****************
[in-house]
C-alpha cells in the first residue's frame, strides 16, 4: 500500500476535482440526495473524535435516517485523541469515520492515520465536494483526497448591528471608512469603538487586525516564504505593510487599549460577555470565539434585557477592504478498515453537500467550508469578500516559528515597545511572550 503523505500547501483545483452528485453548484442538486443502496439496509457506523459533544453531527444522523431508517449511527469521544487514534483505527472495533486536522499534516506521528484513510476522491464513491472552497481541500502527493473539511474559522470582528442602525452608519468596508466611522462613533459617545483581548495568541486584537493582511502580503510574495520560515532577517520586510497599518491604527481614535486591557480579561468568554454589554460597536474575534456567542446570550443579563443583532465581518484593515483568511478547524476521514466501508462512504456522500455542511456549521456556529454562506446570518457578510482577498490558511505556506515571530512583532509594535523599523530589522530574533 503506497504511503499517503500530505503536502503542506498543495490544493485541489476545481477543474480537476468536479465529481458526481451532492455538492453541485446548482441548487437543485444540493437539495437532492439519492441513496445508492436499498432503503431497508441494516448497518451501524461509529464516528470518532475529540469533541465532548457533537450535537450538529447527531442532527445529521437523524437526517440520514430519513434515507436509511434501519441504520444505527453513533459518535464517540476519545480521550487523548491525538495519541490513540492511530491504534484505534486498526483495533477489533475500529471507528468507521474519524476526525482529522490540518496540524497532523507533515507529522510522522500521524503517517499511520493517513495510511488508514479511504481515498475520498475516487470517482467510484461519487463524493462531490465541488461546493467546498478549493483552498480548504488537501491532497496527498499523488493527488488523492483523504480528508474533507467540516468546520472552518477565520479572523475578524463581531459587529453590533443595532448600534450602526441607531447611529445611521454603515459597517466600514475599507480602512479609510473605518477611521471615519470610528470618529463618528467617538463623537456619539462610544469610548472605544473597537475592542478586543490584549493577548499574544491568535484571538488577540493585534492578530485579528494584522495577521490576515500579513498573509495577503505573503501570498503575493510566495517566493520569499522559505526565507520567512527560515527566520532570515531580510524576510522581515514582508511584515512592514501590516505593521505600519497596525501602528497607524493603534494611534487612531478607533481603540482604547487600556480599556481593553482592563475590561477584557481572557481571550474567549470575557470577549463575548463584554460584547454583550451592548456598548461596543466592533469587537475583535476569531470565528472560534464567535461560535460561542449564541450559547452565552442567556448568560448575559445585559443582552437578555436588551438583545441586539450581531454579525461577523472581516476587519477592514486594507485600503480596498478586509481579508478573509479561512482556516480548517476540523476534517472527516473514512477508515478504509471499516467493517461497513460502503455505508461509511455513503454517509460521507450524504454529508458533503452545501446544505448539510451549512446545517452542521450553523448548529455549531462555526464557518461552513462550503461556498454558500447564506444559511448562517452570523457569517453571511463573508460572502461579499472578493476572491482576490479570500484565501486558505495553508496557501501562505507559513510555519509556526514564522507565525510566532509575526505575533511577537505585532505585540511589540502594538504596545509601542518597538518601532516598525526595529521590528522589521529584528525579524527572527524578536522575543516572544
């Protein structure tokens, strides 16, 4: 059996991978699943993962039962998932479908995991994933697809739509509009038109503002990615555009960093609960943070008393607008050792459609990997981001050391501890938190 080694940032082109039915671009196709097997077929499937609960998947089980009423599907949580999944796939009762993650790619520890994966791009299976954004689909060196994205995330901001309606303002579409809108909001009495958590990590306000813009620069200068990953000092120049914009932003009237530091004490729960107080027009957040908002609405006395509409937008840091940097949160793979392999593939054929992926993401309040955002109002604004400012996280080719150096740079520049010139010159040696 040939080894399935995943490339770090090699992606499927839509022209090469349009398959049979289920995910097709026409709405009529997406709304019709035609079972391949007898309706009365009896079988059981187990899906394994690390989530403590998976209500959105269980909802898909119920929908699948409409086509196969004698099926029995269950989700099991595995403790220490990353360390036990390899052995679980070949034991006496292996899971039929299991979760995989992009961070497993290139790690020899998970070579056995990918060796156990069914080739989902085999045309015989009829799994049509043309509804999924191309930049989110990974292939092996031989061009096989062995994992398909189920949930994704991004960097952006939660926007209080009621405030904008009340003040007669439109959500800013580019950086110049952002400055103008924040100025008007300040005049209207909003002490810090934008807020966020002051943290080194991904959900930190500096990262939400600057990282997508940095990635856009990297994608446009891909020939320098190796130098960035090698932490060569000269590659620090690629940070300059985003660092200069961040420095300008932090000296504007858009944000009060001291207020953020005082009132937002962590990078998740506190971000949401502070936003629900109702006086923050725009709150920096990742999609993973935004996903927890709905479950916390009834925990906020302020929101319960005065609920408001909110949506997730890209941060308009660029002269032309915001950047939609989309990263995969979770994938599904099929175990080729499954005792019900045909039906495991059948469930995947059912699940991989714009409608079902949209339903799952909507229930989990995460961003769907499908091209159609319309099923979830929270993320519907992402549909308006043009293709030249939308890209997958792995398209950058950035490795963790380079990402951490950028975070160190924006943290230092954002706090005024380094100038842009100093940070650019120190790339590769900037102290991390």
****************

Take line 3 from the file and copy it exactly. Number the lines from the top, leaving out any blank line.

């Protein structure tokens, strides 16, 4: 059996991978699943993962039962998932479908995991994933697809739509509009038109503002990615555009960093609960943070008393607008050792459609990997981001050391501890938190 080694940032082109039915671009196709097997077929499937609960998947089980009423599907949580999944796939009762993650790619520890994966791009299976954004689909060196994205995330901001309606303002579409809108909001009495958590990590306000813009620069200068990953000092120049914009932003009237530091004490729960107080027009957040908002609405006395509409937008840091940097949160793979392999593939054929992926993401309040955002109002604004400012996280080719150096740079520049010139010159040696 040939080894399935995943490339770090090699992606499927839509022209090469349009398959049979289920995910097709026409709405009529997406709304019709035609079972391949007898309706009365009896079988059981187990899906394994690390989530403590998976209500959105269980909802898909119920929908699948409409086509196969004698099926029995269950989700099991595995403790220490990353360390036990390899052995679980070949034991006496292996899971039929299991979760995989992009961070497993290139790690020899998970070579056995990918060796156990069914080739989902085999045309015989009829799994049509043309509804999924191309930049989110990974292939092996031989061009096989062995994992398909189920949930994704991004960097952006939660926007209080009621405030904008009340003040007669439109959500800013580019950086110049952002400055103008924040100025008007300040005049209207909003002490810090934008807020966020002051943290080194991904959900930190500096990262939400600057990282997508940095990635856009990297994608446009891909020939320098190796130098960035090698932490060569000269590659620090690629940070300059985003660092200069961040420095300008932090000296504007858009944000009060001291207020953020005082009132937002962590990078998740506190971000949401502070936003629900109702006086923050725009709150920096990742999609993973935004996903927890709905479950916390009834925990906020302020929101319960005065609920408001909110949506997730890209941060308009660029002269032309915001950047939609989309990263995969979770994938599904099929175990080729499954005792019900045909039906495991059948469930995947059912699940991989714009409608079902949209339903799952909507229930989990995460961003769907499908091209159609319309099923979830929270993320519907992402549909308006043009293709030249939308890209997958792995398209950058950035490795963790380079990402951490950028975070160190924006943290230092954002706090005024380094100038842009100093940070650019120190790339590769900037102290991390």